Glover Teixeira will enter the cage on a 17-fight winning streak. | Photo: Sherdog.com
Quinton Jackson (32-10, 7-4 UFC) vs. Glover Teixeira (19-2, 2-0 UFC)
The Matchup: The Jackson that showed up at UFC 144 did not look like a fighter worthy of a prominent position on a future Fox broadcast. Overweight, injured and disinterested, “Rampage” was lackluster in dropping a unanimous decision to Ryan Bader in Japan, where he was once revered during his Pride Fighting Championships heyday. Bader controlled the bout with clinch work, takedowns and ground-and-pound, raising plenty of questions regarding Jackson’s long-term future in the Octagon.
The former light heavyweight champion did not help himself afterward, as he blasted UFC brass and matchmaker Joe Silva, claiming he was not shown the proper appreciation he deserved for going through with the fight while nursing an injured knee. As far as anyone knows, Jackson has just this bout remaining on his current UFC deal, and it appears the promotion is hoping to use the “Rampage” name as a springboard for the career of the promising Teixeira, who has been frighteningly dominant in two abbreviated Octagon outings.
Teixeira has piled up all sorts of gaudy statistics in dispatching Kyle Kingsbury and Fabio Maldonado, with the latter bout earning Sherdog.com’s 2012 “Beatdown of the Year” award. In those two victories, the Brazilian out-landed his foes by a whopping ratio of 8-to-1 significant strikes per minute, and he has shown equal proficiency attacking with aggressive power shots on the feet and heavy ground-and-pound on the mat.
Teixiera’s dominance comes with one disclaimer: Maldonado and Kingsbury have been prone to absorbing large quantities of punishment during their UFC tenures, so Teixeira’s efforts against them are not especially unique. Still, the 33-year-old has ripped through nearly everyone he has faced, and he will carry a 17-fight winning streak into his showdown with Jackson.
The direction of this fight will hinge on the motivation and conditioning of “Rampage.” If he is sufficiently interested and in shape, Jackson’s one-shot knockout power, strength and solid defensive wrestling will pose a worthwhile challenge for Teixeira. If he looks anything like he did against Bader, Teixeira’s ascent up the divisional ranks will continue with little resistance.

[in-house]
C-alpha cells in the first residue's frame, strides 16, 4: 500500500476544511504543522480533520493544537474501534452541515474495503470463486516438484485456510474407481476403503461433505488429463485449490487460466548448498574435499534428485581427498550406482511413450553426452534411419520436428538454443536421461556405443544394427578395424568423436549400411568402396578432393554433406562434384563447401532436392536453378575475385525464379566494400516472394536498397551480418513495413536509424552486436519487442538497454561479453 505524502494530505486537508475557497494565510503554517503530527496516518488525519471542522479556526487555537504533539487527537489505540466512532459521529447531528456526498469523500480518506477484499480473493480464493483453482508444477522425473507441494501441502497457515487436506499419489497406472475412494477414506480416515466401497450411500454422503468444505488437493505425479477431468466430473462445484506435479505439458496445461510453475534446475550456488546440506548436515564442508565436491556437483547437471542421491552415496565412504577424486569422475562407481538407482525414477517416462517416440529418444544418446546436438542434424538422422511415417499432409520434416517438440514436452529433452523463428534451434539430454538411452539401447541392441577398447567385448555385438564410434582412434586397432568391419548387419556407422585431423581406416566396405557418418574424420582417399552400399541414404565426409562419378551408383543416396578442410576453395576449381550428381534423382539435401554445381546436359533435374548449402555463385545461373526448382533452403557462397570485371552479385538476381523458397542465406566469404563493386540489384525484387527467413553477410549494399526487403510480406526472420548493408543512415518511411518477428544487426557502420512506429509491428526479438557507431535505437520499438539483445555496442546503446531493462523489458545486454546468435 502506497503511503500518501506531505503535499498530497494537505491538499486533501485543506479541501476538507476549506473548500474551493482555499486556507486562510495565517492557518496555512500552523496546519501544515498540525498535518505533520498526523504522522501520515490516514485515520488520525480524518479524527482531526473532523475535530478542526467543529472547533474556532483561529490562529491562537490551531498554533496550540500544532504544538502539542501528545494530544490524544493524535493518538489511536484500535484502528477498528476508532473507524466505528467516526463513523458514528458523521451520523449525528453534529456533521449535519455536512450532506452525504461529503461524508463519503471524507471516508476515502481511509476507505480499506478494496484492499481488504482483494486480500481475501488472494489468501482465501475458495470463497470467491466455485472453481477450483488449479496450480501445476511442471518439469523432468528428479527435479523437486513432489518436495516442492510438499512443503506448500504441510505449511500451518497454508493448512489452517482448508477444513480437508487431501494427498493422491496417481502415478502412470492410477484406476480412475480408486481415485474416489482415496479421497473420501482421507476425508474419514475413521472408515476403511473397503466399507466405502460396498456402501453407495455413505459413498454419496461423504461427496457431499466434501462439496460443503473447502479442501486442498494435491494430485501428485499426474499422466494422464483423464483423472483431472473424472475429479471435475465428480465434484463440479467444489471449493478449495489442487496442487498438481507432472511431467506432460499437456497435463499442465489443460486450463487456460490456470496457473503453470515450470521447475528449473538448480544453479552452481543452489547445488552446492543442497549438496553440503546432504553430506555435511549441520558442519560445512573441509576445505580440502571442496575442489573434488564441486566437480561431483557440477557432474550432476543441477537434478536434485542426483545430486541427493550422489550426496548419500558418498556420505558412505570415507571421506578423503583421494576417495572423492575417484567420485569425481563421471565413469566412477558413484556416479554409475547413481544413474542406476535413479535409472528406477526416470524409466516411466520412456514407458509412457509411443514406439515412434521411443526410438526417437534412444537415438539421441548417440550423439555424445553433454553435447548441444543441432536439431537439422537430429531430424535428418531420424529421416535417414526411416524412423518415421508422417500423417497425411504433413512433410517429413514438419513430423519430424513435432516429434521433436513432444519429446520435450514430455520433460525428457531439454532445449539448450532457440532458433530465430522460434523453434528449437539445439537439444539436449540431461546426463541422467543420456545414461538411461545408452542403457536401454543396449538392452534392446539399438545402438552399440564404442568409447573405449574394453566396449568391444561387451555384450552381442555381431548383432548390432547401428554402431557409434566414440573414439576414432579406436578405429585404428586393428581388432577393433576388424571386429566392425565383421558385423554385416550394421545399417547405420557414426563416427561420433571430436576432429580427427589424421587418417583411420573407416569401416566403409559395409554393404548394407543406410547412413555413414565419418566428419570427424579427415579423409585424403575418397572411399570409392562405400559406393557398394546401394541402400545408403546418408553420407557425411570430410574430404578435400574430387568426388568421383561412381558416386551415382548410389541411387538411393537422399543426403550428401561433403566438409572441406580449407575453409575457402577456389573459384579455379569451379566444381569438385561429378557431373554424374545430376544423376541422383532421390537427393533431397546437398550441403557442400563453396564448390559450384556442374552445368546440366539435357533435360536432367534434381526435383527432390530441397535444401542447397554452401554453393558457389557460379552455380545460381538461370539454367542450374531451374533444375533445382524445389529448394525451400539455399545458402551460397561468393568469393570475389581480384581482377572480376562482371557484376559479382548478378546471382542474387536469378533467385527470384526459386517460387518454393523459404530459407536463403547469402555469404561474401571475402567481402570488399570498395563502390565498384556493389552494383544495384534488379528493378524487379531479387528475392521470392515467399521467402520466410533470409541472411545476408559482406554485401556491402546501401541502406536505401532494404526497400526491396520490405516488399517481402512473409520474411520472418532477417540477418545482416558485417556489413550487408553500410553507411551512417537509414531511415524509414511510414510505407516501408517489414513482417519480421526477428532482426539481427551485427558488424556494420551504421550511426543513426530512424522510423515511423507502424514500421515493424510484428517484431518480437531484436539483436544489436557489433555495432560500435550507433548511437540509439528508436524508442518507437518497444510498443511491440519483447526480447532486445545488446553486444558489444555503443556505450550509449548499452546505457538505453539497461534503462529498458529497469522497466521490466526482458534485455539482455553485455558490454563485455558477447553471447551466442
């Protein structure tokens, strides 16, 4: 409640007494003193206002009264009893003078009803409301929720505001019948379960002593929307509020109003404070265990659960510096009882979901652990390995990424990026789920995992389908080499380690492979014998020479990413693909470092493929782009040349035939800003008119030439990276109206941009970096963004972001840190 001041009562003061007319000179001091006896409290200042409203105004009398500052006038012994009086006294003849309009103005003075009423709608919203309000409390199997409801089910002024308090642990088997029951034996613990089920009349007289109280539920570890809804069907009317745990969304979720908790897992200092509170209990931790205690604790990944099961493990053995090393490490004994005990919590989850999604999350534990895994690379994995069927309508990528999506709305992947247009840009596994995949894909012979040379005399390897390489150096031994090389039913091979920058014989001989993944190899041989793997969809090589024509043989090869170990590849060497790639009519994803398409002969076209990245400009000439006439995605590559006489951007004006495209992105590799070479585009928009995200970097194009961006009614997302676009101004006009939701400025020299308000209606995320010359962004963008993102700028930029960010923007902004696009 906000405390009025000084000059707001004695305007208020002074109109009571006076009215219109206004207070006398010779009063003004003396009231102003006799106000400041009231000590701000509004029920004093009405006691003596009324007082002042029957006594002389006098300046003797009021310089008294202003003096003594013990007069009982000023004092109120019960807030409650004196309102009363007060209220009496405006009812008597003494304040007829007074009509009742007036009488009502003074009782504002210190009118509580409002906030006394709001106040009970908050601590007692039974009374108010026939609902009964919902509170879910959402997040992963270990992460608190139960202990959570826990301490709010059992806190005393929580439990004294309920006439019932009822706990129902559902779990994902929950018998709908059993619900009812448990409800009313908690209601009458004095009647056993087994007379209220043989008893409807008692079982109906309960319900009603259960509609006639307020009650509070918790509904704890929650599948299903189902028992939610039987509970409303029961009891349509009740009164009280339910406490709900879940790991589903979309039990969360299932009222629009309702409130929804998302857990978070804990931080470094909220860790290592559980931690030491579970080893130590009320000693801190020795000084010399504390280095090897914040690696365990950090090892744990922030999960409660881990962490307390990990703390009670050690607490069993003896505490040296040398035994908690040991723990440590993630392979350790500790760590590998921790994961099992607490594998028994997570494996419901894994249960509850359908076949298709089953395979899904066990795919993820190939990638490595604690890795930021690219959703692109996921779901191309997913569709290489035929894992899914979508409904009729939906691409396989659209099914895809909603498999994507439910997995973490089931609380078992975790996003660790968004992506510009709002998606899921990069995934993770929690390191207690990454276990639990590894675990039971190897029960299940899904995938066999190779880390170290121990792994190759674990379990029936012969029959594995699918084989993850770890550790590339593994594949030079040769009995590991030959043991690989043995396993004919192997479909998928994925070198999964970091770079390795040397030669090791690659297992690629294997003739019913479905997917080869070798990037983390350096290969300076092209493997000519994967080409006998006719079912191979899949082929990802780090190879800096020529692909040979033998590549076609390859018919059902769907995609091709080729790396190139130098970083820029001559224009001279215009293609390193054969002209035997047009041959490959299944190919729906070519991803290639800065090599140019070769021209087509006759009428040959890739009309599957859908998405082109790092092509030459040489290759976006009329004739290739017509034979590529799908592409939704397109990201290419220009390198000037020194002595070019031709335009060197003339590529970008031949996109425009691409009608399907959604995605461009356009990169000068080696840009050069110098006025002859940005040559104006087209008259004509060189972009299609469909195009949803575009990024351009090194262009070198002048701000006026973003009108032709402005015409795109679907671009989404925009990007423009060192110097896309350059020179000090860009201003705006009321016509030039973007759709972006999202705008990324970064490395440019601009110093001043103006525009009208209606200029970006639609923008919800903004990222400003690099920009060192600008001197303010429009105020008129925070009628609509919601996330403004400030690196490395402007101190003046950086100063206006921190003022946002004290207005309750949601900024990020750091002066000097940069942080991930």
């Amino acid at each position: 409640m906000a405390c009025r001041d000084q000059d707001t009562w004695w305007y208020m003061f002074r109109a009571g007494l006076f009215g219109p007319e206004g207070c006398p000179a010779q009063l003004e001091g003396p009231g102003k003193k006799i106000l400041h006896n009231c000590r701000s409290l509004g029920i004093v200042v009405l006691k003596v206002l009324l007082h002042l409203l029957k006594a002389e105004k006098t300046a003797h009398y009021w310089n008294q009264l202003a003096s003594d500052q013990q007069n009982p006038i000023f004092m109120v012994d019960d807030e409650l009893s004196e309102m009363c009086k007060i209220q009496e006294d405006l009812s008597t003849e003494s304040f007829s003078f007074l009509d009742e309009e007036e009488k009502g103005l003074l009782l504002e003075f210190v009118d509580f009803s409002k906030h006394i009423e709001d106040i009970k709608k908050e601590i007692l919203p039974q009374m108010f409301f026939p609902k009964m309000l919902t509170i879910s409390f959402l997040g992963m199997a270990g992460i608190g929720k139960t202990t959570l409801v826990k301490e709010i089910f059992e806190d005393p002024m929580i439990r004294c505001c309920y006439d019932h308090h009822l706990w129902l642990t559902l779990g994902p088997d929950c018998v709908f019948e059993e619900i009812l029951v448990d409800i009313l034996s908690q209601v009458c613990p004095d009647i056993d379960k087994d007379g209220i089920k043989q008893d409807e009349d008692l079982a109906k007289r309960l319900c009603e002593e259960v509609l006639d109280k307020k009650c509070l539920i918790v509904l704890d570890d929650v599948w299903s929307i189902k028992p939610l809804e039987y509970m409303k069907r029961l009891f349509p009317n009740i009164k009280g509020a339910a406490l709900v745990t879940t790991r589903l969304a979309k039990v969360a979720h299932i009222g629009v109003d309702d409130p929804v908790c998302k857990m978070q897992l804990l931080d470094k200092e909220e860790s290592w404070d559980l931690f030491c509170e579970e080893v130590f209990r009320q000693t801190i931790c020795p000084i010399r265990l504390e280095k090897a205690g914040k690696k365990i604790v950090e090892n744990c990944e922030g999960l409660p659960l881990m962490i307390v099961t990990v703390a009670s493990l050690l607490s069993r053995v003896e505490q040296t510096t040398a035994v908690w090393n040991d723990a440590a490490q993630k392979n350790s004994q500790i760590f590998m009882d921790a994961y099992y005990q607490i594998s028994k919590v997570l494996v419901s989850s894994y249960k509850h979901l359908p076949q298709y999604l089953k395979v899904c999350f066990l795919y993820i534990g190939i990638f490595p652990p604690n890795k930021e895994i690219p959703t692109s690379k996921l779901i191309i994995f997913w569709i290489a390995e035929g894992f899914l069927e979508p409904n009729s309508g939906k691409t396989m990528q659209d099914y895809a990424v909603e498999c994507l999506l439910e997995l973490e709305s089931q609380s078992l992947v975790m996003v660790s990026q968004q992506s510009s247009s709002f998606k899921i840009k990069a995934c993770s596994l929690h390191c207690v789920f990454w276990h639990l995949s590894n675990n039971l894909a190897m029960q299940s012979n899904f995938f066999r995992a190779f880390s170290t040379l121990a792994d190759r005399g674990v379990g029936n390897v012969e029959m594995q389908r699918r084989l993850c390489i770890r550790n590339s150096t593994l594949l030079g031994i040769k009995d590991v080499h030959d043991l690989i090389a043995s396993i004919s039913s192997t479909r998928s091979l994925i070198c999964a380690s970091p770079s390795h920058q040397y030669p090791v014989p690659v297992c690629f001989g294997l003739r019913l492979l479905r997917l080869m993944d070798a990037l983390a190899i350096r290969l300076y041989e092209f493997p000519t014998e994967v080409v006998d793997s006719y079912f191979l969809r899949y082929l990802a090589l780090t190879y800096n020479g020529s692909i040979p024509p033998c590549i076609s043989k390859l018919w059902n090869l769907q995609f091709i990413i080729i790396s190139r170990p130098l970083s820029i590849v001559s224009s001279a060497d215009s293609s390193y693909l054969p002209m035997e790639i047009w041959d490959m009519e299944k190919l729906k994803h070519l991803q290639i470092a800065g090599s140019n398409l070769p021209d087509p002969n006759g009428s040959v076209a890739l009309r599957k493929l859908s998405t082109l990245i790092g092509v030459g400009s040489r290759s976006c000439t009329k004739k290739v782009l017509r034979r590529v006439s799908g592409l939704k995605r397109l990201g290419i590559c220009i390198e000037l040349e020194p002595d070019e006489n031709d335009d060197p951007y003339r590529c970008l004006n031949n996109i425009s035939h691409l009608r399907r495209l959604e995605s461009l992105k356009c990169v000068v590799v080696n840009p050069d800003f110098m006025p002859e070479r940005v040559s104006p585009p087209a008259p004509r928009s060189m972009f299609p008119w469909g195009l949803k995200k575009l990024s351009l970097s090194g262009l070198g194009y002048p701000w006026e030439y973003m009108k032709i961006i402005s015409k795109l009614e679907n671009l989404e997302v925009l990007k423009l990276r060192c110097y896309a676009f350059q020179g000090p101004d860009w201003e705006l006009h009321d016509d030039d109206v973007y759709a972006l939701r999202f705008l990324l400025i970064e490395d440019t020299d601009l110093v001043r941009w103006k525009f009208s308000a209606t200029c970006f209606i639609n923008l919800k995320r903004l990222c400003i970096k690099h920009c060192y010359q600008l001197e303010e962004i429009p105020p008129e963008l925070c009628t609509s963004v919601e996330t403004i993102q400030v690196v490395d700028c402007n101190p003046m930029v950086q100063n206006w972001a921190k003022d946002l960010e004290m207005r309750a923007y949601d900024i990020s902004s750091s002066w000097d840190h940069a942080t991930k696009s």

Expect the Brazilian to test his opponent by launching heavy hooks and uppercuts in the bout’s opening moments. This is where it is important for Jackson to use his fundamental boxing to become the aggressor. Although the Pride veteran is one of the division’s best counterpunchers, he risks eating several punches per exchange while waiting for the right opportunity to headhunt.
Jackson’s chin is durable -- he has not been knocked out since 2005 -- but he can easily lose rounds if Teixeira lands with the volume and precision he has in previous bouts. The Memphis, Tenn., native can wear out swinging for a home run knockout, and that is when Teixiera can shift gears with takedowns and ground-and-pound. The Nova Uniao member is brutal with punches and elbows from top position, as he landed something in the neighborhood of 100 unanswered strikes against Maldonado. That is why it is paramount for Jackson to find the right range for his dangerous right hand; expending too much energy will leave him vulnerable. Teixiera can also slow Jackson’s movement by making judicial use of leg kicks, long a weakness of the B.A. Baracus impersonator.
The Pick: Whether it is his farewell showing or not, Jackson will give a spirited effort in front of a national television audience. However, it has become clear that he is not the fighter he was during his Pride and early UFC days. With more weapons at his disposal, Teixeira wears down his foe and wins via third-round submission.
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